Aggressive, Ethical Legal Defense in Tennessee

What to Know About Protesting in Tennessee

The rights to assemble and protest are among one of the most protected groups of rights in the American legal system. And while the government is not allowed to infringe upon these rights, it is very important for any and all citizens to be aware of the restrictions the government is allowed to put on these activities. It is always very helpful to understand the ways in which the state of Tennessee requires protesting to occur, and the charges you might be facing as a result of civil disobedience.

Where Am I Allowed to Protest?

All of your Constitutional rights apply only to the actions of the government. This means that your 1st amendment rights to assembly and protest do not apply to private property, such as businesses or residences, and the owner’s of that property have total control within the law over who is allowed to be there. While some private property owners may welcome and encourage protesting activities, you are not guaranteed any right to be there under the Constitution.

And while you are generally allowed access to property owned and operated by the government, there are certain types of property you can not access in the interests of safety and security. The public areas where protestors tend to and are legally allowed to gather are public parks, sidewalks, and streets.

How am I Allowed to Protest?

While the Constitution protects your basic rights of assembly and protest, state, city, and county governments are allowed to regulate the manner in which these activities happen. In general, groups of protesters are not allowed to block the normal flows of pedestrian or vehicle traffic in the areas that they are operating. And depending on local regulations, you might have to adhere to policies like the operating hours of a public park, or the requirement of a permit to gather in a park or march in the streets. It is always best to research your local county and city ordinances to find out what specific regulations need to be met in order to hold a legal protest. Due to the nature of protesting, governments often use their discretion to vary the leniency with which they enforce or respond to the violation of these usual regulations, like allowing a march to occur through popular streets without organizers having obtained a required permit, but those regulations that are outlined in state code or local ordinances can always be legally enforced.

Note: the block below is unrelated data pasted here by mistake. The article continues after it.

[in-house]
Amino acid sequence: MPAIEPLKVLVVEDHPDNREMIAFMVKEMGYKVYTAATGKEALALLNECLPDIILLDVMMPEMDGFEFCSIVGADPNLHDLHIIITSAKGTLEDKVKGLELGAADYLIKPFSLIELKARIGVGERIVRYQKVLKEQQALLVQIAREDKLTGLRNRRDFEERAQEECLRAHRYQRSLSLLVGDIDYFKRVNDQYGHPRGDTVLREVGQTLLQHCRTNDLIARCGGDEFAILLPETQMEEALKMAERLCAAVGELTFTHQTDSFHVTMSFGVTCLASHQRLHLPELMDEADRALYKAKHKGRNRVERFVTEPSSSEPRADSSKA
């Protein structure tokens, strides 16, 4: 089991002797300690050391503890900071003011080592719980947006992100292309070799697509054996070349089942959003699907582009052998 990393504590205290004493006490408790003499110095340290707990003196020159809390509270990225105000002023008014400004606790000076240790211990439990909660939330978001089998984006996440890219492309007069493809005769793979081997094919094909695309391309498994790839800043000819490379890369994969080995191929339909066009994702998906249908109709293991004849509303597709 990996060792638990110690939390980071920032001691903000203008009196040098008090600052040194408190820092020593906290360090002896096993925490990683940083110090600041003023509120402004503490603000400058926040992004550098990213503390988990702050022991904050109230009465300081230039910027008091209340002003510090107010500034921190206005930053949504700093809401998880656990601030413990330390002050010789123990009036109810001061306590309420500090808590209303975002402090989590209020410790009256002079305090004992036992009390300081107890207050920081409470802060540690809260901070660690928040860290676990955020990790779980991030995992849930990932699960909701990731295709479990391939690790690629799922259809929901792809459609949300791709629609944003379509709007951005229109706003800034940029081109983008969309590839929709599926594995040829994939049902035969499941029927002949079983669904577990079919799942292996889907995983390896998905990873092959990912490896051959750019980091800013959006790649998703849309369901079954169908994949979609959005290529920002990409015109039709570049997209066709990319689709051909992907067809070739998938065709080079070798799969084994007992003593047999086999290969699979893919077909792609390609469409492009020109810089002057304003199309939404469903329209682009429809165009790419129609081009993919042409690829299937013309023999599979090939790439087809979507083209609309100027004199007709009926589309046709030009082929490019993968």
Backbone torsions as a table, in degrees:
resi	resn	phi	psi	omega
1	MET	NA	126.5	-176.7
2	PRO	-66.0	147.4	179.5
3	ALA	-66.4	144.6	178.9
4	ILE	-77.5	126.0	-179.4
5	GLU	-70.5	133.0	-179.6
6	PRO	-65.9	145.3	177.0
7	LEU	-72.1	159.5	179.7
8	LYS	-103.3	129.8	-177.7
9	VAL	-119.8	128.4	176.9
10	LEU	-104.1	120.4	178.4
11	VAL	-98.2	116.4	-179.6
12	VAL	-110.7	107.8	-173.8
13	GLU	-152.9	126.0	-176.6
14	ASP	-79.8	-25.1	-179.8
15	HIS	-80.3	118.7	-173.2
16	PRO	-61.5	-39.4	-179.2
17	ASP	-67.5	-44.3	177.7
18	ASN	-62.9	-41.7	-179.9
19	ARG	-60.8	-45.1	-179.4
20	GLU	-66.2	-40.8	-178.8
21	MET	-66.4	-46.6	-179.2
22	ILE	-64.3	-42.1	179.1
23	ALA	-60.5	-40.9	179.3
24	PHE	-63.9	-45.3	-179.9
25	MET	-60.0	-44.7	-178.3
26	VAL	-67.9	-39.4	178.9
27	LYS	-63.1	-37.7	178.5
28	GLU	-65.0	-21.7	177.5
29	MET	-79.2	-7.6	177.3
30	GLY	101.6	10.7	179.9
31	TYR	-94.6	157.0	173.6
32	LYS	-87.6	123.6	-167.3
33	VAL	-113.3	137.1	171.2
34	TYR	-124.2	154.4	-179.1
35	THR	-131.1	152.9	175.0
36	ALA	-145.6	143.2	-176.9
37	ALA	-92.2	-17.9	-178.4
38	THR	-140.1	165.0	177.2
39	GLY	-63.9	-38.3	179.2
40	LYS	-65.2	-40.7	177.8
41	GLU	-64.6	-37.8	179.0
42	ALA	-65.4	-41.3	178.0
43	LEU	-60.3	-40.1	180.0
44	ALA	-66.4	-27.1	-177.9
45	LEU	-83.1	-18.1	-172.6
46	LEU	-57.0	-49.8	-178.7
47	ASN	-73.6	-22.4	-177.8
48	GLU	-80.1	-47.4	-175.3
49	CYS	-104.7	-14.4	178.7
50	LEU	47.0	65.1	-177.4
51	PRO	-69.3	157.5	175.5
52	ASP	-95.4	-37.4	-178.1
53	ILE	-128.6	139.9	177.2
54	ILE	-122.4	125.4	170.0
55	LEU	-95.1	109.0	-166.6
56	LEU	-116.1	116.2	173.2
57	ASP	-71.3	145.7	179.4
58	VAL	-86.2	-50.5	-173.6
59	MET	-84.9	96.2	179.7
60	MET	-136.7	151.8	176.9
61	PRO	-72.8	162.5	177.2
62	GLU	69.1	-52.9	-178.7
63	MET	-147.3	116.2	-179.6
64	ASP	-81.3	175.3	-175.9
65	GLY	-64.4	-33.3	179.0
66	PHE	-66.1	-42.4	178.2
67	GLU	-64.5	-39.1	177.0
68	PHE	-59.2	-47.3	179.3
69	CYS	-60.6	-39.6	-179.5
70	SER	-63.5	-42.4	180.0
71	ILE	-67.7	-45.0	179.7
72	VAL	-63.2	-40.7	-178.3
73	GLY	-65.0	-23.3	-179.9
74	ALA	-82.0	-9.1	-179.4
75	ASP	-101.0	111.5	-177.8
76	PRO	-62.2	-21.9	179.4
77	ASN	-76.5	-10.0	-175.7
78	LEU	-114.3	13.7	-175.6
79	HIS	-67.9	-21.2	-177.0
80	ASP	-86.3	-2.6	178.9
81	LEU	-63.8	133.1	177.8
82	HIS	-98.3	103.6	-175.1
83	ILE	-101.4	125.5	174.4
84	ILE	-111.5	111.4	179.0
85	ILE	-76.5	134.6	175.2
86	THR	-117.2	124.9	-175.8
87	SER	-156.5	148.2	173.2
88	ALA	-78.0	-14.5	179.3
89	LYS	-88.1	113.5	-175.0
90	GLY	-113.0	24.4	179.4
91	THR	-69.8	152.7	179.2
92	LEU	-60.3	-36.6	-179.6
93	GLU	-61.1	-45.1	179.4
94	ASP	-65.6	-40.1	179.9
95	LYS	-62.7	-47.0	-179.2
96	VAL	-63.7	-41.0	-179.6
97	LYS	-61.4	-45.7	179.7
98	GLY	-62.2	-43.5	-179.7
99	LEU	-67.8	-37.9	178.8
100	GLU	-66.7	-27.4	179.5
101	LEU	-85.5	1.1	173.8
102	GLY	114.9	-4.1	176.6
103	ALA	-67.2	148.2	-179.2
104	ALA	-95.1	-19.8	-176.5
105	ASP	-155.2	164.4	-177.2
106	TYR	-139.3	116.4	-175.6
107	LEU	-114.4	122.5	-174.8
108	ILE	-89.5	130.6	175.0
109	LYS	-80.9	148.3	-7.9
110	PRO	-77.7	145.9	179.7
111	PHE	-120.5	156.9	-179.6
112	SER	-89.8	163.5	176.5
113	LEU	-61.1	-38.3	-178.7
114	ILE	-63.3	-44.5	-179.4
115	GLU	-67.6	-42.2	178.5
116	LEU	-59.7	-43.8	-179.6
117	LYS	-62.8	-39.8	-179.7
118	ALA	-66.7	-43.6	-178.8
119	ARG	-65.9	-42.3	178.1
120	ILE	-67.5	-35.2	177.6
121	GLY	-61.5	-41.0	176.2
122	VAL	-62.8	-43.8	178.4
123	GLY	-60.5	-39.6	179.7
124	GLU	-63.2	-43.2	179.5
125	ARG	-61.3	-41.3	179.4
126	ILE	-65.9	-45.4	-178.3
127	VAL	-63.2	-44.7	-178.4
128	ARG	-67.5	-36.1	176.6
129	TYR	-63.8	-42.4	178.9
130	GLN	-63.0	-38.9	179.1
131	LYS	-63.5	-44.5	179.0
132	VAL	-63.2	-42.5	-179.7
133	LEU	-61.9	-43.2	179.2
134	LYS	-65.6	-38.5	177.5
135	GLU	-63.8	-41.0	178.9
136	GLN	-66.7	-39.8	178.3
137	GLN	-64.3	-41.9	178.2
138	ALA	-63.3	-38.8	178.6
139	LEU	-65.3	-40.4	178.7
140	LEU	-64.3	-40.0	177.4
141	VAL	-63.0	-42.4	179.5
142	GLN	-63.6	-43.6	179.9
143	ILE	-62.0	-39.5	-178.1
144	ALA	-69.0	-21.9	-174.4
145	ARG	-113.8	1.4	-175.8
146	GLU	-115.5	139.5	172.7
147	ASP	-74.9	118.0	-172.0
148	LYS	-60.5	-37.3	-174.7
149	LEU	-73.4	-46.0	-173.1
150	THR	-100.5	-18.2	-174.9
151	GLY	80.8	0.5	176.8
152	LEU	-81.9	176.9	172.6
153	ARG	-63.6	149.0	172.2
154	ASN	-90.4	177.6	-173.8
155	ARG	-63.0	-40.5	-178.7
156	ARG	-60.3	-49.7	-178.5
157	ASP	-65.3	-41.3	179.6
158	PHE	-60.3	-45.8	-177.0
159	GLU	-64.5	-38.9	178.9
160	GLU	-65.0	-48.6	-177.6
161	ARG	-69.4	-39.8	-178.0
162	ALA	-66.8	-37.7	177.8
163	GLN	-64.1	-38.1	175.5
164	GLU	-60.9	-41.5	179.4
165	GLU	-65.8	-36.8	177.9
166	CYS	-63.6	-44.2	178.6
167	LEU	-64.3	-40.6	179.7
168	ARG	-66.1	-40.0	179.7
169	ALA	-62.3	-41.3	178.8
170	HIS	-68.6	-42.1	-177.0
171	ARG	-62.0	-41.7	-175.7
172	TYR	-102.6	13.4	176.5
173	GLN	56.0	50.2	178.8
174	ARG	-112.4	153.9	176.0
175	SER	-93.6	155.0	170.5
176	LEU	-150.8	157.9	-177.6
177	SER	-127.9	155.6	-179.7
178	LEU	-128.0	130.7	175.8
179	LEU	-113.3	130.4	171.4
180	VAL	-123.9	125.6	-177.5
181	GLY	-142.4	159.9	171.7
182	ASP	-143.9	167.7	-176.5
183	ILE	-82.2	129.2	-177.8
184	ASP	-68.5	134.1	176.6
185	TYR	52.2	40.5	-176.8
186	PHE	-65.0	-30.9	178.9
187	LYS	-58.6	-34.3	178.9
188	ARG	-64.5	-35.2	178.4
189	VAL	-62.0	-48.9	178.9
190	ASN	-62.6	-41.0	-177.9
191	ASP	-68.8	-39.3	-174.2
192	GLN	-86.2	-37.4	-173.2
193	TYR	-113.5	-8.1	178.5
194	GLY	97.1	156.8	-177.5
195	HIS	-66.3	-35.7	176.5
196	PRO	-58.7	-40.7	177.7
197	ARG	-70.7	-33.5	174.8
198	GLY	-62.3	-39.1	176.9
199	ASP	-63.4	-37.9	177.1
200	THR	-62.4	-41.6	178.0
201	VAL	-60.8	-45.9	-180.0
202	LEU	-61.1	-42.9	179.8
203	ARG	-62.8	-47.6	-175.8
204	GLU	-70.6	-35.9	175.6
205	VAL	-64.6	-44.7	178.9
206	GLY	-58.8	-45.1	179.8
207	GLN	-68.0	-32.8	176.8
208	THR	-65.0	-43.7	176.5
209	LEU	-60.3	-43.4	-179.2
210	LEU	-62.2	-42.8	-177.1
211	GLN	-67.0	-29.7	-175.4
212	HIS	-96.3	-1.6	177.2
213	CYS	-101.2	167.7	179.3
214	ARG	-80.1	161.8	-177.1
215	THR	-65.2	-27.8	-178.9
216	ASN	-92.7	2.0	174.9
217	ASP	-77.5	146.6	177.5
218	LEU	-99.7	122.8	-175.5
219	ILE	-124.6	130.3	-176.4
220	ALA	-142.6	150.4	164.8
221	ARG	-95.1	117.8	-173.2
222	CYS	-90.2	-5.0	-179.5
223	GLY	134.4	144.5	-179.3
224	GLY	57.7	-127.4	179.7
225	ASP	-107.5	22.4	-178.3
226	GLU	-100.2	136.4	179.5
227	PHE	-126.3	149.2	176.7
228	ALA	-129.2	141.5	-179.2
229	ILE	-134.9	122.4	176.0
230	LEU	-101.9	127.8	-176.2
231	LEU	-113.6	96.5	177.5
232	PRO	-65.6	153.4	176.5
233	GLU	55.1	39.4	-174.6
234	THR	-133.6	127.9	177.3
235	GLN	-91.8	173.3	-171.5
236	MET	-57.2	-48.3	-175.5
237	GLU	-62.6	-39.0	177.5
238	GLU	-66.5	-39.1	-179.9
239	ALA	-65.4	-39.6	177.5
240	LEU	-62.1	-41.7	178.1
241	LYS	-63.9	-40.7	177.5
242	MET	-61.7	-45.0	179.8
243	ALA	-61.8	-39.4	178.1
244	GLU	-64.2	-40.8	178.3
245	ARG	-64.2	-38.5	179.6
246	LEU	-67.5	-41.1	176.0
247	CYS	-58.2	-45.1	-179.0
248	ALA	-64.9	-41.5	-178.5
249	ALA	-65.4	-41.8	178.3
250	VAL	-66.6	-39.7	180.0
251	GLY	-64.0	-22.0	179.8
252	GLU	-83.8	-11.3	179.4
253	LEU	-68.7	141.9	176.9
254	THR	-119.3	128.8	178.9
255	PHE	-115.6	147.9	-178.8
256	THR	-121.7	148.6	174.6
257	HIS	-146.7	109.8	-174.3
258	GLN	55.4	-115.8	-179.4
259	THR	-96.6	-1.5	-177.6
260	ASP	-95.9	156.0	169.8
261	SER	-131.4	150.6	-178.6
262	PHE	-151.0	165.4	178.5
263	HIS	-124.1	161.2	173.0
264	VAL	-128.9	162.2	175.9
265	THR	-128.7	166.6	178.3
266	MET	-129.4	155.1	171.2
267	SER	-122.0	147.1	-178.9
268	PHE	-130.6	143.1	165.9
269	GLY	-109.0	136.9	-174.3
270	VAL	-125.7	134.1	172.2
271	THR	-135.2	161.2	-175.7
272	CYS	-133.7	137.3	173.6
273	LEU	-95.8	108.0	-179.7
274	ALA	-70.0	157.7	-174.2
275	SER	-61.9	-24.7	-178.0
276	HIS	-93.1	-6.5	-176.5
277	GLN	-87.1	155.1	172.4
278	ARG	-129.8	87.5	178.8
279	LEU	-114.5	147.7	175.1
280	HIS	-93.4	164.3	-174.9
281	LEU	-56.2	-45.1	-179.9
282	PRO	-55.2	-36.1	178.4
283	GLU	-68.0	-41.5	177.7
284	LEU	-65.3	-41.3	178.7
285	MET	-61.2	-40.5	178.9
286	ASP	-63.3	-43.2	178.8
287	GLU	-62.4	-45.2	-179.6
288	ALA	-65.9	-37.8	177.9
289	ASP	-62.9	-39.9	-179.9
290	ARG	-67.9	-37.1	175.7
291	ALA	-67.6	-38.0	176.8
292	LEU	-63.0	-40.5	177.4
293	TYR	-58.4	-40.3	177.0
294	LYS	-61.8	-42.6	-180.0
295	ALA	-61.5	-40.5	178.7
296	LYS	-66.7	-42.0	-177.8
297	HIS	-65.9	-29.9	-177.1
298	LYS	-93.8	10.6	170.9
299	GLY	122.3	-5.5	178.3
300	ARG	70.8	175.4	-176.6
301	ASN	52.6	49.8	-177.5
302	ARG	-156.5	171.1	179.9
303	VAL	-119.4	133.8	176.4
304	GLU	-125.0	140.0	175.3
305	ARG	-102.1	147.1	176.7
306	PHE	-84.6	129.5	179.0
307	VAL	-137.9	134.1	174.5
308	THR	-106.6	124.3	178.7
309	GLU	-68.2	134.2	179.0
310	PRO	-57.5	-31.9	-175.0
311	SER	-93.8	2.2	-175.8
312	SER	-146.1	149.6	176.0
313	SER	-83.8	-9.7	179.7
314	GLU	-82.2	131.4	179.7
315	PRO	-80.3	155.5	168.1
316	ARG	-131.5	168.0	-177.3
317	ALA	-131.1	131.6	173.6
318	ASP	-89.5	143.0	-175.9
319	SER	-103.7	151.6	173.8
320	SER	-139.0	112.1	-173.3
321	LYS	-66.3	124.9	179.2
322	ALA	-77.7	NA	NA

What Can I Be Arrested For?

Some of the more frequent charges issued against individuals arrested while protesting include state laws prohibiting disorderly conduct, failure to obey, and resisting arrest. Read below the details of each law according to the Tennessee State Code, in order to understand what sort of behavior is legally allowed, as well as the punishment for breaking these specific laws.

Disorderly Conduct

TCA § 39-17-305:

(a) A person commits an offense who, in a public place and with intent to cause public annoyance or alarm:

(1) Engages in fighting or in violent or threatening behavior;

(2) Refuses to obey an official order to disperse issued to maintain public safety in dangerous proximity to a fire, hazard or other emergency; or

(3) Creates a hazardous or physically offensive condition by any act that serves no legitimate purpose.

(b) A person also violates this section who makes unreasonable noise that prevents others from carrying on lawful activities.

(c) A violation of this section is a Class C misdemeanor.

Failure To Obey

TCA § 55-8-104:

(a) No person shall willfully fail or refuse to comply with any lawful order or direction of any police officer invested by law with authority to direct, control or regulate traffic. (b) A violation of this section is a Class C misdemeanor.

Resisting Arrest

TCA § 39-16-602:

(a) It is an offense for a person to intentionally prevent or obstruct anyone known to the person to be a law enforcement officer, or anyone acting in a law enforcement officer's presence and at the officer's direction, from effecting a stop, frisk, halt, arrest or search of any person, including the defendant, by using force against the law enforcement officer or another.

(b) Except as provided in § 39-11-611, it is no defense to prosecution under this section that the stop, frisk, halt, arrest or search was unlawful.

(c) It is an offense for a person to intentionally prevent or obstruct an officer of the state or any other person known to be a civil process server in serving, or attempting to serve or execute, any legal writ or process.

(d) A violation of this section is a Class B misdemeanor unless the defendant uses a deadly weapon to resist the stop, frisk, halt, arrest, search or process server, in which event the violation is a Class A misdemeanor.

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